Sec. 2(2). The Commission shall have exclusive authority, subject to the limitations in this Article, to define the scope of its audit and examination, establish the techniques and methods required therefor, and promulgate accounting and auditing rules and regulations, including those for the prevention and disallowance of irregular, unnecessary, excessive, extravagant, or unconscionable expenditures or uses of government funds and properties. (Emphasis supplied)
In a recent case, Delos Santos v. COA,15 wherein the Court upheld the COA's disallowance of irregularly disbursed Priority Development Assistance Fund, the Court explained that:chanRoblesvirtualLawlibrary
At the outset, it must be emphasized that the CoA is endowed with enough latitude to determine, prevent, and disallow irregular, unnecessary, excessive, extravagant or unconscionable expenditures of government funds. It is tasked to be vigilant and conscientious in safeguarding the proper use of the government's, and ultimately the people's, property. The exercise of its general audit power is among the constitutional mechanisms that gives life to the check and balance system inherent in our form of government.
Corollary thereto, it is the general policy of the Court to sustain the decisions of administrative authorities, especially one which is constitutionally-created, such as the CoA, not only on the basis of the doctrine of separation of powers but also for their presumed expertise in the laws they are entrusted to enforce. Findings of administrative agencies are accorded not only respect but also finality when the decision and order are not tainted with unfairness or arbitrariness that would amount to grave abuse of discretion. It is only when the CoA has acted without or in excess of jurisdiction, or with grave abuse of discretion amounting to lack or excess of jurisdiction, that this Court entertains a petition questioning its rulings, x x x.16 (Citation omitted and Emphasis supplied)cralawlawlibrary
By reason of their special knowledge and expertise over matters falling under their jurisdiction, administrative agencies are in a better position to pass judgment thereon, and their findings of fact are generally accorded great respect, if not finality, by the courts. Such findings must be respected as long as they are supported by substantial evidence, even if such evidence is not overwhelming or even preponderant. It is not the task of the appellate court or this Court to once again weigh the evidence submitted before and passed upon by the administrative body and to substitute its own judgment regarding the sufficiency of the evidence.17 It is only when the agency has acted without or in excess of jurisdiction, or with grave abuse of discretion amounting to lack or excess of jurisdiction, that this Court entertains a petition questioning the agency's rulings.18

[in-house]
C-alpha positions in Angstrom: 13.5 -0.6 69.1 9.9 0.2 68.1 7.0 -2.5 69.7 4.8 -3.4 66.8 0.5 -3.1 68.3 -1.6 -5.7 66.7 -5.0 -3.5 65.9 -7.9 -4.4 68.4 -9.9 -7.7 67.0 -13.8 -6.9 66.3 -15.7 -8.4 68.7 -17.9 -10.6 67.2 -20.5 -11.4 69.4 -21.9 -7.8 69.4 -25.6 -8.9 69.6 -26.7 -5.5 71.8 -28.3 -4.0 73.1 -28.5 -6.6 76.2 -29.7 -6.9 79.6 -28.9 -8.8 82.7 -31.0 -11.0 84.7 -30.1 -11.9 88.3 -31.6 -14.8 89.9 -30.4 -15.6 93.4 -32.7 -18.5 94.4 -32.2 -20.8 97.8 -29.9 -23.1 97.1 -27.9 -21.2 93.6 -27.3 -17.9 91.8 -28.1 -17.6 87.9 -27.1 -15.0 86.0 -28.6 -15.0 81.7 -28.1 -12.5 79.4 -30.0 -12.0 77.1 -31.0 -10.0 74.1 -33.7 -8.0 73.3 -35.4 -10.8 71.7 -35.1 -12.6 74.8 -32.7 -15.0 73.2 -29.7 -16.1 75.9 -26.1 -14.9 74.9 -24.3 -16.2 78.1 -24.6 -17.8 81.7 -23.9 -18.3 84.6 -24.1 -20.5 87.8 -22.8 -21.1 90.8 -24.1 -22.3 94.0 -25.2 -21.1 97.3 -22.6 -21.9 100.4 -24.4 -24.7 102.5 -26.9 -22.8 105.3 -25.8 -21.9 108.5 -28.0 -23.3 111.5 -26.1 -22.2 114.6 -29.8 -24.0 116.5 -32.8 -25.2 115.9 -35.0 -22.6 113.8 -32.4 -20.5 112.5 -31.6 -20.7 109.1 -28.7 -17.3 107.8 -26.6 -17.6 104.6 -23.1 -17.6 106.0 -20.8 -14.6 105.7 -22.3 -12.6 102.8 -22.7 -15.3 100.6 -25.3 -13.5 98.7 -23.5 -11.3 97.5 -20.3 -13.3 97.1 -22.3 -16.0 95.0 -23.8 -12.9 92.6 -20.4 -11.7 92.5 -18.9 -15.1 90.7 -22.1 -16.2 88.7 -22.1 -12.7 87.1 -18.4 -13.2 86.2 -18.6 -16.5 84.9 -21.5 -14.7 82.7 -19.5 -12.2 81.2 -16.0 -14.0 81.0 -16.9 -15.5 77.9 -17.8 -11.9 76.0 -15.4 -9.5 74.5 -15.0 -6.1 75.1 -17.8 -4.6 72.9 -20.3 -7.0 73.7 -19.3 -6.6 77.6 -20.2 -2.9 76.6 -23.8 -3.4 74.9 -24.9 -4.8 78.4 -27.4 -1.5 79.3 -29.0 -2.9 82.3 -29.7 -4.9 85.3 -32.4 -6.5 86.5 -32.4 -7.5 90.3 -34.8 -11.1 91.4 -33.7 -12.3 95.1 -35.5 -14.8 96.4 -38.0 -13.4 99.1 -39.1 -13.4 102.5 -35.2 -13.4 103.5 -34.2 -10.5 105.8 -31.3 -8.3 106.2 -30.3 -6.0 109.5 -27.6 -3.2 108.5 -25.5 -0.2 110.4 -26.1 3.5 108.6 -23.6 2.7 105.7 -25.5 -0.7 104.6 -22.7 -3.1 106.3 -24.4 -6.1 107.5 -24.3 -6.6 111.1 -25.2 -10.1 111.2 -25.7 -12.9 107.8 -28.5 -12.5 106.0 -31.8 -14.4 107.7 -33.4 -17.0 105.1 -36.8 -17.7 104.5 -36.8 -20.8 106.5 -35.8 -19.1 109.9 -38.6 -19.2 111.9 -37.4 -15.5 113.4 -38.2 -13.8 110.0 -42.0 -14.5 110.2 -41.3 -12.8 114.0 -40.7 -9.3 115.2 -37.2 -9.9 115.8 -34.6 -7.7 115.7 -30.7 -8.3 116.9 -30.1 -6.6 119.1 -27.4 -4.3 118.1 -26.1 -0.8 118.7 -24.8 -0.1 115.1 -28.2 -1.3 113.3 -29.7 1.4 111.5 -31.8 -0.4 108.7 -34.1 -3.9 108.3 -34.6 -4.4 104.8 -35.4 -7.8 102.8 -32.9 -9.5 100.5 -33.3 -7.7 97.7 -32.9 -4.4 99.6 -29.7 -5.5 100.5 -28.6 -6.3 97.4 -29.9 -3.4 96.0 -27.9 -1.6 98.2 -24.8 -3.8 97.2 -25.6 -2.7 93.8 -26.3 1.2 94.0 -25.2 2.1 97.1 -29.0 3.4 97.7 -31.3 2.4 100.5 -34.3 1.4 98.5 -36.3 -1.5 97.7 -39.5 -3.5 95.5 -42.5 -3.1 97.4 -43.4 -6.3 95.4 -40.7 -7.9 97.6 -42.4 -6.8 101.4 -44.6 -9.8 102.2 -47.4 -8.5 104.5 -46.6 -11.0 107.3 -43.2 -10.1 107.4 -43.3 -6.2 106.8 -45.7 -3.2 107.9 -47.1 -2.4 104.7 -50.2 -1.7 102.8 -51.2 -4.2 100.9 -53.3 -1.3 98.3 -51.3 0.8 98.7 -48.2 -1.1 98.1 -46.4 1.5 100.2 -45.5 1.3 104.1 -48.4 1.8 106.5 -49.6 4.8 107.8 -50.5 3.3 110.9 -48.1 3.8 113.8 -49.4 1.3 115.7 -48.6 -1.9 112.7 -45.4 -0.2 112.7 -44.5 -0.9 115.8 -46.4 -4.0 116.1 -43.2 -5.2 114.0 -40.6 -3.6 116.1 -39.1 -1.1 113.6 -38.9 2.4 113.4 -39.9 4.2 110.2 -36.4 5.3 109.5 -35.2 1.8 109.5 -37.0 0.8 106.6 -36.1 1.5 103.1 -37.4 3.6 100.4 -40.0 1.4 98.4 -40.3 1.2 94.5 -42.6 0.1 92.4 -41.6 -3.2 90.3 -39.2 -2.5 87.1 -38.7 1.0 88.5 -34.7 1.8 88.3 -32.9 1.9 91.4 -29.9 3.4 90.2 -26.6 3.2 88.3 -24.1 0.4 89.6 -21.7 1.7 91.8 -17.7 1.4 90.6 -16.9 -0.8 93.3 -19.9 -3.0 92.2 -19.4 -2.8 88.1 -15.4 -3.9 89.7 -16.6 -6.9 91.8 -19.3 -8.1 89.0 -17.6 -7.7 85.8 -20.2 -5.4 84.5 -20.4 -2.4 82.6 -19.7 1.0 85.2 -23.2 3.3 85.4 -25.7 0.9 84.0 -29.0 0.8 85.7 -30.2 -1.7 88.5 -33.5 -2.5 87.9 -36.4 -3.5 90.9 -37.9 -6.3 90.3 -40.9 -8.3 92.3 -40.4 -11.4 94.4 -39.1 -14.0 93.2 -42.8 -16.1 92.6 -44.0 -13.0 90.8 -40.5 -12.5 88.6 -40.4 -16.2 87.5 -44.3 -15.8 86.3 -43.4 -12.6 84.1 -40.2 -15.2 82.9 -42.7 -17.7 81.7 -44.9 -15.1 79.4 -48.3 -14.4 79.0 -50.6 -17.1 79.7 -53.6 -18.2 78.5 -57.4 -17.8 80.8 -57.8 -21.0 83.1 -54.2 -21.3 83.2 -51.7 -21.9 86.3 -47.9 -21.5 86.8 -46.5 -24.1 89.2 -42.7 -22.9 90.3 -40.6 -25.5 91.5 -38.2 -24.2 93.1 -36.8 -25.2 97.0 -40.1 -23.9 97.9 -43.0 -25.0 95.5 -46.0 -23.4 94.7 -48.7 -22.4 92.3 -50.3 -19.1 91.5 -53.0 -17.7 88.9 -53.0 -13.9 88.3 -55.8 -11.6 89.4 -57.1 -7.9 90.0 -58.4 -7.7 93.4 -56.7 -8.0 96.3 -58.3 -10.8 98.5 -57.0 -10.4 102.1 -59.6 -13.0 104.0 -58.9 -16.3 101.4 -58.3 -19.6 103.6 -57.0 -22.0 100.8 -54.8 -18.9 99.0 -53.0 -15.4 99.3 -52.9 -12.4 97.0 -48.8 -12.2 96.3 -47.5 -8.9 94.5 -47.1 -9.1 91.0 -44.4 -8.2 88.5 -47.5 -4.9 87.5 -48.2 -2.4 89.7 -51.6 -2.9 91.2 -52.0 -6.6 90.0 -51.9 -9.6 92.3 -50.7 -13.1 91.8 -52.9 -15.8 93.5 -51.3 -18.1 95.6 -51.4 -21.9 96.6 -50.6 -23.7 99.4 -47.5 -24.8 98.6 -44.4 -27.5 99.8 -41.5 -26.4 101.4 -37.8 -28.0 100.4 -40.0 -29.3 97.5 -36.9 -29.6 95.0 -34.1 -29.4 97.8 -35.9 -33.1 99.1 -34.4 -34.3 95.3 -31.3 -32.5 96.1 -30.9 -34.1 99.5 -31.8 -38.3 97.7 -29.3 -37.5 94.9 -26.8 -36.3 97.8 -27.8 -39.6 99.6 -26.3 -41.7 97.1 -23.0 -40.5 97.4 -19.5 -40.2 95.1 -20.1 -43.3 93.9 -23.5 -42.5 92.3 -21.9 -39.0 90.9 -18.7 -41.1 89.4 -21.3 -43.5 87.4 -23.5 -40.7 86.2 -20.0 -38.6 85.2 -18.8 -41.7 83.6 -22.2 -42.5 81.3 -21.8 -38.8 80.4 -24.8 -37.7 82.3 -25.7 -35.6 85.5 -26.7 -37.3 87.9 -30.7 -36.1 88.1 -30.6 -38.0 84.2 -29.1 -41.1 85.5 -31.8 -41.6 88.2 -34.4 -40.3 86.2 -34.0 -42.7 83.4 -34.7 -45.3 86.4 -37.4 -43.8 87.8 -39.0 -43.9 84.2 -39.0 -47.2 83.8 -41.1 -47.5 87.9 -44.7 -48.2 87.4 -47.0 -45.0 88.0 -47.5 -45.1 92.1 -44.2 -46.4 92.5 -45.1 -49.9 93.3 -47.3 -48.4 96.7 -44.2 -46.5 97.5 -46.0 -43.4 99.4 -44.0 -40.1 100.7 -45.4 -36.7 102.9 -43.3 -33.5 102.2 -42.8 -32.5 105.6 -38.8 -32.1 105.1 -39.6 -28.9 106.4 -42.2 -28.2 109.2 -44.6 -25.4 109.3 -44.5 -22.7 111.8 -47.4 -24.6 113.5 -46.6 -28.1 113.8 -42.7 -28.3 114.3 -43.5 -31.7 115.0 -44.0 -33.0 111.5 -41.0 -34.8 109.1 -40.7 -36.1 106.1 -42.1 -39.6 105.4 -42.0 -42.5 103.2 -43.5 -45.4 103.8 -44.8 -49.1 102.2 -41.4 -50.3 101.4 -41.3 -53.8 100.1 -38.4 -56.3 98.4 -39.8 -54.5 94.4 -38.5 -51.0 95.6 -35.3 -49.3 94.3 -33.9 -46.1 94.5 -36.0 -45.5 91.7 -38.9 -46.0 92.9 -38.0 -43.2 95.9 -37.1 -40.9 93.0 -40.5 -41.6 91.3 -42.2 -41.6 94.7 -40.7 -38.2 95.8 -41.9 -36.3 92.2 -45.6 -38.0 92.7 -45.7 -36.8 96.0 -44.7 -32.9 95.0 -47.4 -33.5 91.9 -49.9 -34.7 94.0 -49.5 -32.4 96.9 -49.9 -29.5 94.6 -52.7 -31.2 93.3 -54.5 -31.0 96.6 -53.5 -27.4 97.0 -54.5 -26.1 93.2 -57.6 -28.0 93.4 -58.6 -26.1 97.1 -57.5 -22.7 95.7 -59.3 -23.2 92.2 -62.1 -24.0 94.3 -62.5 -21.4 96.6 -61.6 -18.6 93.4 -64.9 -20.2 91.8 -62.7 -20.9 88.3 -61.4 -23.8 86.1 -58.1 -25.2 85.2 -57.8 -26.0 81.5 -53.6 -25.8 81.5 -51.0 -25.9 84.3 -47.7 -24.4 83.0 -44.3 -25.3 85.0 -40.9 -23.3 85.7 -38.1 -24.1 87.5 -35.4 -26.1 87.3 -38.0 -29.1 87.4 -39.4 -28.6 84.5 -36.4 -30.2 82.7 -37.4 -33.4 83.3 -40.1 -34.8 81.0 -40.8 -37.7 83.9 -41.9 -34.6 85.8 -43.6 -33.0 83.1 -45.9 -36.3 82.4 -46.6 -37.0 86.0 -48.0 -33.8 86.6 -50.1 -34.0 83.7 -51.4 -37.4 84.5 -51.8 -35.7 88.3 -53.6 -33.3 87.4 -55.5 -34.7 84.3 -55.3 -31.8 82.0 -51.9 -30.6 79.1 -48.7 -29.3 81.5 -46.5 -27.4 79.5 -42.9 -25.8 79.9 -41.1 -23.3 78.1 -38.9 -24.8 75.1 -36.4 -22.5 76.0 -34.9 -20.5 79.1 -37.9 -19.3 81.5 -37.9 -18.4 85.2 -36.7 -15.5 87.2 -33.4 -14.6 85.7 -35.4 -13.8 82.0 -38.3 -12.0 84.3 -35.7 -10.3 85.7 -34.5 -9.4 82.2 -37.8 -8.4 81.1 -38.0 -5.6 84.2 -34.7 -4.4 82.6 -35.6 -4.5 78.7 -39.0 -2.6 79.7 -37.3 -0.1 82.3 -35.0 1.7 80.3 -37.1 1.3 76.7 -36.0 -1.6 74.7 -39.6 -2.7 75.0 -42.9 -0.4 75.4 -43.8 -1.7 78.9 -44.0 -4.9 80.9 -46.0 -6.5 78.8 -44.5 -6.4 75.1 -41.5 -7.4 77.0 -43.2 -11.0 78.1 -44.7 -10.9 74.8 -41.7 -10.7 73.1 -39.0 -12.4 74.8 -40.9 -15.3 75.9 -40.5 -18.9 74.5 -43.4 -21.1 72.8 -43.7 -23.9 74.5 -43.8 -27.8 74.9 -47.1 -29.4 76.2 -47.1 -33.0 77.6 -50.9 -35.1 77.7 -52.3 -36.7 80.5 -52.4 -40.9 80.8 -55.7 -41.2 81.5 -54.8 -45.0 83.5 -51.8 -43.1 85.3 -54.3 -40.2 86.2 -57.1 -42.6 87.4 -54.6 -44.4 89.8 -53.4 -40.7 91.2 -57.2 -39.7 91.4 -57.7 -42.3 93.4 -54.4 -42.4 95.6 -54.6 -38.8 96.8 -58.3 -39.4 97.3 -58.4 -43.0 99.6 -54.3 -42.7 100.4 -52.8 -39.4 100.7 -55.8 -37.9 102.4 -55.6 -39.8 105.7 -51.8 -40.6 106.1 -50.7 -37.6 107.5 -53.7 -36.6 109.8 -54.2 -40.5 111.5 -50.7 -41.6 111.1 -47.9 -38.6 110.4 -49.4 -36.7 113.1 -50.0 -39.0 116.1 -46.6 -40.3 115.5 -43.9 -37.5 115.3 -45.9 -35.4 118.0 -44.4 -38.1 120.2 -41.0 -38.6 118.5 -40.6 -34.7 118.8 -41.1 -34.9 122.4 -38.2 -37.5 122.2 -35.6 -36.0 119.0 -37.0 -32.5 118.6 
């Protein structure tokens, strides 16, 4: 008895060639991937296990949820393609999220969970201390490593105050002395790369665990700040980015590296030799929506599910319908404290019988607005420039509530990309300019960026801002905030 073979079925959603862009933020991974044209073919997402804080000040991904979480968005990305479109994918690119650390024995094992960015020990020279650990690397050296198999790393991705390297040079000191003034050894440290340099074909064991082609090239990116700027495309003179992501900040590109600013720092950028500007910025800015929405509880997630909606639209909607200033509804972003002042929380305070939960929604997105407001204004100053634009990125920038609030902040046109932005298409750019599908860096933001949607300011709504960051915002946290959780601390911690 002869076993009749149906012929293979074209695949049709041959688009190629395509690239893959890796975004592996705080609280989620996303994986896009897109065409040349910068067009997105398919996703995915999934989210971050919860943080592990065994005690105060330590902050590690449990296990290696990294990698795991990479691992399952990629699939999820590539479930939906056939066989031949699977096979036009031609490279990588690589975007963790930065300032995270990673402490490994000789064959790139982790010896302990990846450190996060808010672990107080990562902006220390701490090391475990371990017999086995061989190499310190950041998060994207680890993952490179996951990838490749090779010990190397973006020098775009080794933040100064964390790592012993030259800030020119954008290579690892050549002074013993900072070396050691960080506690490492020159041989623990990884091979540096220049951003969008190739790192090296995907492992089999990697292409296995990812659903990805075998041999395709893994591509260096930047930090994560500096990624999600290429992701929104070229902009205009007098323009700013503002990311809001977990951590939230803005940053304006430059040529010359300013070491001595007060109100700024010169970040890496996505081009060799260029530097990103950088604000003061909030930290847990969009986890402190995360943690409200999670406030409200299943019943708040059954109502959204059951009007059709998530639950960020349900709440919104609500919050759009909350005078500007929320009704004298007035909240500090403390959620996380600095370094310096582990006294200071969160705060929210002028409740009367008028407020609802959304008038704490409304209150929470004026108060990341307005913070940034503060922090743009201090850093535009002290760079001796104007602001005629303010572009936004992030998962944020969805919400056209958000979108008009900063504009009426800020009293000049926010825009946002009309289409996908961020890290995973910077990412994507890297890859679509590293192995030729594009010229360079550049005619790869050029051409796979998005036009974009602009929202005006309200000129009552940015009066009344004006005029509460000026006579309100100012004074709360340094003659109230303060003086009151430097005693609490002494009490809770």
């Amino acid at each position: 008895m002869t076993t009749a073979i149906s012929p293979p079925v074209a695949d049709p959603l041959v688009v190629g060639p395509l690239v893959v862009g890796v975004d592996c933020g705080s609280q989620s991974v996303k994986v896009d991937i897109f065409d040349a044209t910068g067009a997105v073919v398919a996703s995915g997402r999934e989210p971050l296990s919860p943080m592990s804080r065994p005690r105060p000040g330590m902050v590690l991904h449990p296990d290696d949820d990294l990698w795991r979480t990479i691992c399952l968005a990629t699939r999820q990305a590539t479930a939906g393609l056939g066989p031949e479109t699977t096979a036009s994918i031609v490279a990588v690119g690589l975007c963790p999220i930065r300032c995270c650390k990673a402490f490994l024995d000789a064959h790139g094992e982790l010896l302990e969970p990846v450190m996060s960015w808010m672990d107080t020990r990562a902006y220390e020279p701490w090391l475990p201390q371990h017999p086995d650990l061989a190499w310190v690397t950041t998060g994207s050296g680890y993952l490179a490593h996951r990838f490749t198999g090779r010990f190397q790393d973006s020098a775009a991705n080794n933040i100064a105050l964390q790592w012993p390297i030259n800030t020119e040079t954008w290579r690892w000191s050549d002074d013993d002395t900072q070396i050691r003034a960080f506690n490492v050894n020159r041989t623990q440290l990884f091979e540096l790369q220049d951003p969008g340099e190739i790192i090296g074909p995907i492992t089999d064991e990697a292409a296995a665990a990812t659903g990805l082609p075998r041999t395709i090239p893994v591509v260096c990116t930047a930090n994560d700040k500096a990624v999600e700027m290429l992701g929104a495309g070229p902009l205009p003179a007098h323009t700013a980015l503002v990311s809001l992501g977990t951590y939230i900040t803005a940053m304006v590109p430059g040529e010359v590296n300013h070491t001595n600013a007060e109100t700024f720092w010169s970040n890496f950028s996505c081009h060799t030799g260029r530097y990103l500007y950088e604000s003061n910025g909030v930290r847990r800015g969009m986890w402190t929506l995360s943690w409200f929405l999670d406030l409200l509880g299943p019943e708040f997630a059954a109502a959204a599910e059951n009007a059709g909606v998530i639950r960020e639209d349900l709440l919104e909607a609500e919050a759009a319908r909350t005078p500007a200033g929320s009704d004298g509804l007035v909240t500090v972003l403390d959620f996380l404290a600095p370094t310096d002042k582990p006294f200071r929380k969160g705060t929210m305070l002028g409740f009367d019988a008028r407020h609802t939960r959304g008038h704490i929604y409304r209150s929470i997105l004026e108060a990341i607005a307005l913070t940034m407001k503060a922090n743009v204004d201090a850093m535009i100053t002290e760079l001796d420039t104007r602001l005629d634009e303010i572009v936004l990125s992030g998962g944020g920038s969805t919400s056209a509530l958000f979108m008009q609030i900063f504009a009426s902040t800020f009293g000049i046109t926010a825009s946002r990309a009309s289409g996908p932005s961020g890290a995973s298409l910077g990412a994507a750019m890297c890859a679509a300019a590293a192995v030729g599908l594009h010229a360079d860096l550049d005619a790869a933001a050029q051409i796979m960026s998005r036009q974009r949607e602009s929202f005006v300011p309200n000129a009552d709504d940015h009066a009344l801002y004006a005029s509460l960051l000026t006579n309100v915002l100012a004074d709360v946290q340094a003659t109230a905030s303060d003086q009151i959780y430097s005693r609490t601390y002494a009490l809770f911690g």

In its assailed decision, the CO A cited Title II, Vol. Ill of the Government Accounting and Auditing Manual to point out that internal audit is part of internal control which the responsible agency officers must exercise over its transactions.19 As Section 123 of Presidential Decree (P.D.) No. 1445 also provides:chanRoblesvirtualLawlibrary
Sec. 123. Definition of internal control. Internal control is the plan of organization and all the coordinate methods and measures adopted within an organization or agency to safeguard its assets, check the accuracy and reliability of its accounting data, and encourage adherence to prescribed managerial policies.
As further provided in Section 124 of P.D. No. 1445, it is the direct responsibility of the head of agency to install, implement, and monitor a sound system of internal control. Needless to state, however, the agency head must rely on the diligent assistance and sound expertise of the internal audit head and staff in installing and operating a sound internal control system. In the case before this Court, the petitioner admitted that to verify the correctness of the subject transaction, all that she did was to check the same against AFP-RSBS's "approved" planned purchases and "approved" budgets, further pointing out that she "signed correct" on the vouchers months after payments had been released to Concord, and only after the post-audit by the audit staff, Narzabal, and the review by the head of the Financial Audit Branch, Pefia.20 The petitioner consulted no independent sources, such as the documents submitted to the Bureau of Internal Revenue (BLR) and the RD, or any data of prevailing real estate prices. Had she done so, she could conceivably have discovered the loss.
The Court agrees with the COA that the internal audit and verification conducted by the petitioner, as head of the AFP-RSBS Internal Auditor Office, failed to demonstrate the degree of diligence and good faith required in the performance of her sworn duty to safeguard the assets of AFP-RSBS. She admitted that she relied merely on the post-audit performed by her subordinates, who may be presumed to be less competent and responsible than she is. Considering the amount involved in the purchase, and indeed the very likelihood of padded prices so common in such a deal, the petitioner miserably failed to perform any necessary personal verification of the correctness of the prices paid for the lots purchased, which is surely demanded as part of her internal audit function.